Labor of Love
Blacksmith Doug Lockhart is reviving an appreciation for his craft by teaching others the right way to swing a hammer.
Signs marked only with an anvil and an arrow guide the way, appearing every half-mile or so as I drive the country roads outside of Logan. The markers point the way to Doug Lockhart’s home in the Appalachian foothills — a log house with a workshop out back where he spends his days bringing new life to a time-honored trade.
“The choices you make today will determine the manner in which you will be remembered,” is written above a doorway in bold black letters just inside the entrance to Lockhart’s workshop. It’s a motto that also neatly encapsulates his approach to his craft.
“I’m never OK with being ‘OK,’ ” he says. “I want to be remembered for my work, and I never settle for mediocrity. I’ll take metal and push it to its extremes just to see where it fails and know how far I can take it to its limit.”
For the past 34 years, the successful blacksmith has turned out artful kitchen and bath hooks, rustic fireplaces and many other pieces for the home. He also does restoration work on historic gates and bridges and has made commissioned works for Walt Disney World, the Ohio Governor’s Mansion and the Clinton White House.
Although blacksmithing was once among the civilized world’s most vital careers, it has suffered in the age of mass production. Today’s market doesn’t favor handmade pieces, but Lockhart is doing what he can to change that. It’s one of the reasons I’m gathered with six other students at his workshop on a Sunday morning for a nine-hour introduction to his line of work.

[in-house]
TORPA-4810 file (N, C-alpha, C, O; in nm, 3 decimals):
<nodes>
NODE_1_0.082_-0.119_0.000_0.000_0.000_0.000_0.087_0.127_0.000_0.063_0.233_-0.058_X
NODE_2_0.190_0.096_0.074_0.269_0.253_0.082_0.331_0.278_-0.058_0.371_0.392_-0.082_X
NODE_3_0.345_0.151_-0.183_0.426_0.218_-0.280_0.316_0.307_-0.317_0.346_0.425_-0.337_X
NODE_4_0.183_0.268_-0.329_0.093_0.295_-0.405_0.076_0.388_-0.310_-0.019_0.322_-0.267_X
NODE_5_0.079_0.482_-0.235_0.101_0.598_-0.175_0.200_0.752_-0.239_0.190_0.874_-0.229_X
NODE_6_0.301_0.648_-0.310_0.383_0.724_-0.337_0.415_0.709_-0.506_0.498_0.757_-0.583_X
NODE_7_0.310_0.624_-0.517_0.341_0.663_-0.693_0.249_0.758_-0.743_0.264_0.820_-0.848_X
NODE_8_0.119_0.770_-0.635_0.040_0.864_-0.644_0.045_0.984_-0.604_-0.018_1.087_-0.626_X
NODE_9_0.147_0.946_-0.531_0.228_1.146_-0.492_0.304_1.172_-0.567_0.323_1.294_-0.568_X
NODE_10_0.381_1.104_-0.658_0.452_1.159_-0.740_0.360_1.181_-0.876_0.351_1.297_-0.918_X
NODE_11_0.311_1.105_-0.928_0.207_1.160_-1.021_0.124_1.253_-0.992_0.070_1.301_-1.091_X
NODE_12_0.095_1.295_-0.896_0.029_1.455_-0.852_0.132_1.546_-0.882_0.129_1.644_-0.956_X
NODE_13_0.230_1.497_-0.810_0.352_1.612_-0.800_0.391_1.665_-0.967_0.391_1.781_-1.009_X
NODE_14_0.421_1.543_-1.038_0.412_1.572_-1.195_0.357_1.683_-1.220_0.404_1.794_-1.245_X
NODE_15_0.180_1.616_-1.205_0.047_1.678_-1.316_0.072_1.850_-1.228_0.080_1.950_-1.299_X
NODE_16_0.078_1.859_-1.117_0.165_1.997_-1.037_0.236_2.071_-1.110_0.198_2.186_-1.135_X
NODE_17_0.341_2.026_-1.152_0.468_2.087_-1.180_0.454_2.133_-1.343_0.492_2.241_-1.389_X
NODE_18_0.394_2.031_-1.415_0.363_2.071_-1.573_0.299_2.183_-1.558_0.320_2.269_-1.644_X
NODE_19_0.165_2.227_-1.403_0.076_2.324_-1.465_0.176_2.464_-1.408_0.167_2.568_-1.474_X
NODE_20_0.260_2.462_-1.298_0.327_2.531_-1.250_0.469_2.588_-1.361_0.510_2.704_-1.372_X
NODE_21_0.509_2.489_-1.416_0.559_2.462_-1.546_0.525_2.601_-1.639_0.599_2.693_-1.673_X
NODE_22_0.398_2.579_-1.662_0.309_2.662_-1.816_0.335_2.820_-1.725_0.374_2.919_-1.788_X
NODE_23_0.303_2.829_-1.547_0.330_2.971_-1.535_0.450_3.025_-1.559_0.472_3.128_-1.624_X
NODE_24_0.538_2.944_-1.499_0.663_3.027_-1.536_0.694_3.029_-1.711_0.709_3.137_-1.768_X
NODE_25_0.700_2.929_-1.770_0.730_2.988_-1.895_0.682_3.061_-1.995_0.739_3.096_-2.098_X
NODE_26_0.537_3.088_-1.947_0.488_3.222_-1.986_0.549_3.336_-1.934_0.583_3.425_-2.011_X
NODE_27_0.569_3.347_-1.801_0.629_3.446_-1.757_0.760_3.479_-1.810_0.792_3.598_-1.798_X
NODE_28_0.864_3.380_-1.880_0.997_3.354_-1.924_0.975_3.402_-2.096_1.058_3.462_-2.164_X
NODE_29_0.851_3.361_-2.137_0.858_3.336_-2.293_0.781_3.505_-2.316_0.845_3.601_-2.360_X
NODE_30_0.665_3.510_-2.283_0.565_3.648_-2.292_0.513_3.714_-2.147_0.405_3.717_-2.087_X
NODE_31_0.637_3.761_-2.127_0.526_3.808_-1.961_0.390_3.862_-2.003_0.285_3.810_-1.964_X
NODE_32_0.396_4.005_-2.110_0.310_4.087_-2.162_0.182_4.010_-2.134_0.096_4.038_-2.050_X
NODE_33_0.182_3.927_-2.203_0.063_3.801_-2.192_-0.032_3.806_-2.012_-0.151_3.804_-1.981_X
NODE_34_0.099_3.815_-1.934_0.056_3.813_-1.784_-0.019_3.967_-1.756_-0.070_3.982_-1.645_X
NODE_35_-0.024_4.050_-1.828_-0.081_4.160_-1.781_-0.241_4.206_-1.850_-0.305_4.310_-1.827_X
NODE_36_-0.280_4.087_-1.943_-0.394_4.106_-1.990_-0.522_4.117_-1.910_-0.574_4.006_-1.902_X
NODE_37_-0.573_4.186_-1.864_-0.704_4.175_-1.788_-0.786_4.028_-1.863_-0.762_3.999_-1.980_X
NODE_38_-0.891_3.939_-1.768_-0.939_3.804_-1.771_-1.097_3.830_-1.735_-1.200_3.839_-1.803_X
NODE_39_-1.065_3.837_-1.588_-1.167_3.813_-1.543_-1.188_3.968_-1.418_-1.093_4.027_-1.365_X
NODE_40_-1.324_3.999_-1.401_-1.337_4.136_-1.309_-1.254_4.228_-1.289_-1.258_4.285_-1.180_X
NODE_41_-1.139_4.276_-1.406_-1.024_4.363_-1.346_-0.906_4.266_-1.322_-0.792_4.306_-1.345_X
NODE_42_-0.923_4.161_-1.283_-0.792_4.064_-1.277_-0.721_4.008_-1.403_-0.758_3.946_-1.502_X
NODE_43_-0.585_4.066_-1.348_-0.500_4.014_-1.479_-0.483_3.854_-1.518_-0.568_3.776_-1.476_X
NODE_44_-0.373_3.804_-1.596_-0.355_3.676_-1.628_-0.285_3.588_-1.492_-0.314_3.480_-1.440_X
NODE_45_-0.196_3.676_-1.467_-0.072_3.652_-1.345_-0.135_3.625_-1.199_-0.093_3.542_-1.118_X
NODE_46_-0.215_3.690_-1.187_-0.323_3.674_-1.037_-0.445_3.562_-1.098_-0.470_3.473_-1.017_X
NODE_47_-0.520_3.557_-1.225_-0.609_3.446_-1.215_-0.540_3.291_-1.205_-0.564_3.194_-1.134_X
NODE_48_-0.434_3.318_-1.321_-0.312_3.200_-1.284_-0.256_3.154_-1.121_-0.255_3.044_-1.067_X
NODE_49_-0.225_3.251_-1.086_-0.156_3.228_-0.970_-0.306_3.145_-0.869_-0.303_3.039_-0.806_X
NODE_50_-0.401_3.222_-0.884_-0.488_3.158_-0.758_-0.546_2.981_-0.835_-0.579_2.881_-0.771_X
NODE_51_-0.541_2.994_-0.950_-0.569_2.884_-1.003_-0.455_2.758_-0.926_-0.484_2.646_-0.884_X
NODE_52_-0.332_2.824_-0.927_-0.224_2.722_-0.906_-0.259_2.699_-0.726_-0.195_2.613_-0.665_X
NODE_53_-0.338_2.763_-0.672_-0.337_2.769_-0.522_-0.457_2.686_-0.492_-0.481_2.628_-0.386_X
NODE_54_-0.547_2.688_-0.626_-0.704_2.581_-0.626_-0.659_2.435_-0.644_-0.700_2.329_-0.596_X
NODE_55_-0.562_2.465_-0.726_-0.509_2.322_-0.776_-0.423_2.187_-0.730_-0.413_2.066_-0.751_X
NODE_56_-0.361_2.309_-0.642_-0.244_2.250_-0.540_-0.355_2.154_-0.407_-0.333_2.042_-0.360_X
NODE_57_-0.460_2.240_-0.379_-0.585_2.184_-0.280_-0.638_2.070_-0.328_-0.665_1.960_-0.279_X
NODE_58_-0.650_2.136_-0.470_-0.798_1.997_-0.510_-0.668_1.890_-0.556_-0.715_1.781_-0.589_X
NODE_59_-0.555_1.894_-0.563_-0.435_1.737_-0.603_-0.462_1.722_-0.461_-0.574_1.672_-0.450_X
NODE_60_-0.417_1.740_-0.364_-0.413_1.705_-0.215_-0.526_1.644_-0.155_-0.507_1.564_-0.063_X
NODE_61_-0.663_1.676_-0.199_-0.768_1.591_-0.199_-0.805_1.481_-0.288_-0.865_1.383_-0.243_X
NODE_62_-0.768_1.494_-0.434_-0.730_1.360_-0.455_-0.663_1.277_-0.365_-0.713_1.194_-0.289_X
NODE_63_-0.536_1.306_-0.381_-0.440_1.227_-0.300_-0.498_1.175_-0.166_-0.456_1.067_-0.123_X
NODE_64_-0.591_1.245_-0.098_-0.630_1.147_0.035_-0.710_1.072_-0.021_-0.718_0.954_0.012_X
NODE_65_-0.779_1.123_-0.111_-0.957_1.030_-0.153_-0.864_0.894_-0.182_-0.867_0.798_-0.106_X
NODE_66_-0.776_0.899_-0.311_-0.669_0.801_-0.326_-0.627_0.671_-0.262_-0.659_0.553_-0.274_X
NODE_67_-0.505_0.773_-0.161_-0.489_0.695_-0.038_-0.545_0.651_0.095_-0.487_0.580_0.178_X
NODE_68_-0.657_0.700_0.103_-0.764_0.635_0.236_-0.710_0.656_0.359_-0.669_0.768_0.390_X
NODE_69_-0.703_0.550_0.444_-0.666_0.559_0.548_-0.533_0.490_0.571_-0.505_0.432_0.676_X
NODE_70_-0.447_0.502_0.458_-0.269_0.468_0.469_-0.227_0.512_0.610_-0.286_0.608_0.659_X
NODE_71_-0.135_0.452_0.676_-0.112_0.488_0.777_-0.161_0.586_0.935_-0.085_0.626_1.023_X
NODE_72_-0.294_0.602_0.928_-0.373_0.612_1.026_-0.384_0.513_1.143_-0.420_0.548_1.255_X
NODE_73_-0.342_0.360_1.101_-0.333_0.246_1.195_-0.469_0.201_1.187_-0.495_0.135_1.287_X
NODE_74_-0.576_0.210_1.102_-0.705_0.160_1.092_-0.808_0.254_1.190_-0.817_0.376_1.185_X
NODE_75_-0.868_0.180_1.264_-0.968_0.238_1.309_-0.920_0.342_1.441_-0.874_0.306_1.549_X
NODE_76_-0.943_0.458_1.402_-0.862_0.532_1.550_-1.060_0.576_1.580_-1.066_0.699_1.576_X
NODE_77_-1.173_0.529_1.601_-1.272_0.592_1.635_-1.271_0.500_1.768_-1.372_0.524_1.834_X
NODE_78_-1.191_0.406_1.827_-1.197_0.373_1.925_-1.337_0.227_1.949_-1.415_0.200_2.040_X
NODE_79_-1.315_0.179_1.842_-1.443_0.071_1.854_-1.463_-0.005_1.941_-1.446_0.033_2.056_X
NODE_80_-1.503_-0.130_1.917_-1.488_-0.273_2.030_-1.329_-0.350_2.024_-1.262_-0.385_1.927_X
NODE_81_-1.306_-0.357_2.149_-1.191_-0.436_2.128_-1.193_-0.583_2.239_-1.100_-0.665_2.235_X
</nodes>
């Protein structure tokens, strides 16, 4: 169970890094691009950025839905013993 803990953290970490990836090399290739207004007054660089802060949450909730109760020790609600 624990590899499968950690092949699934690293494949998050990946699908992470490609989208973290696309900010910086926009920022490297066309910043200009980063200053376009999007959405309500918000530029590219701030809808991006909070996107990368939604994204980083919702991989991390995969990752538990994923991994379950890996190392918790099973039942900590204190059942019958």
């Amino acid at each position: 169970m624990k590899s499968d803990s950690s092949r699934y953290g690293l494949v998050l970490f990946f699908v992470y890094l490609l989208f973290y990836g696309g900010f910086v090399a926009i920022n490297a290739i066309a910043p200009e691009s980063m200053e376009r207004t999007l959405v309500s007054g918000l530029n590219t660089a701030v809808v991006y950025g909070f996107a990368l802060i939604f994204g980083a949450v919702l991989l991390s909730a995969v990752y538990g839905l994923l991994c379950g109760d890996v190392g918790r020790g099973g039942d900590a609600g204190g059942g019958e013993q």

“In history, the blacksmith was the most important of all the trades,” explains Lockhart, using a piece of chalk to draw visual aids on the metal tabletop around which we’re huddled. “In the old kingdoms, there was God the creator, then there was the king and then there was the blacksmith. There’s no one else between them. If the king dies, the blacksmith moves right below God. Nothing could happen without the blacksmith. There would be no chains for the drawbridge. There would be no spears for the soldiers.” As Lockhart’s tale reaches present day, he sighs and emphatically pushes a handful of metal rods to the side of the table to illustrate the blacksmith’s place in the 21st century.
“Machines are putting us out of business,” he says. “People are satisfied with ironwork you can just buy at Lowe’s and don’t mind whether they’re paying for quality.”
In addition to sparking interest in the trade, Lockhart aims for his instructional sessions to impart proper Old World technique — something that he says has been missing from blacksmithing in the United States for generations.
“Some of the most beautiful ironwork still exists in Europe, because in order to practice blacksmithing, you had to undergo years of being an apprentice and a journeyman before presenting your work to the master guild,” Lockhart says. “When immigrants came to America, all they needed was a railroad spike, some butane and a claw hammer to call themselves a master blacksmith. And by doing so, that untrained and sloppy technique has been passed on throughout the centuries in this country.”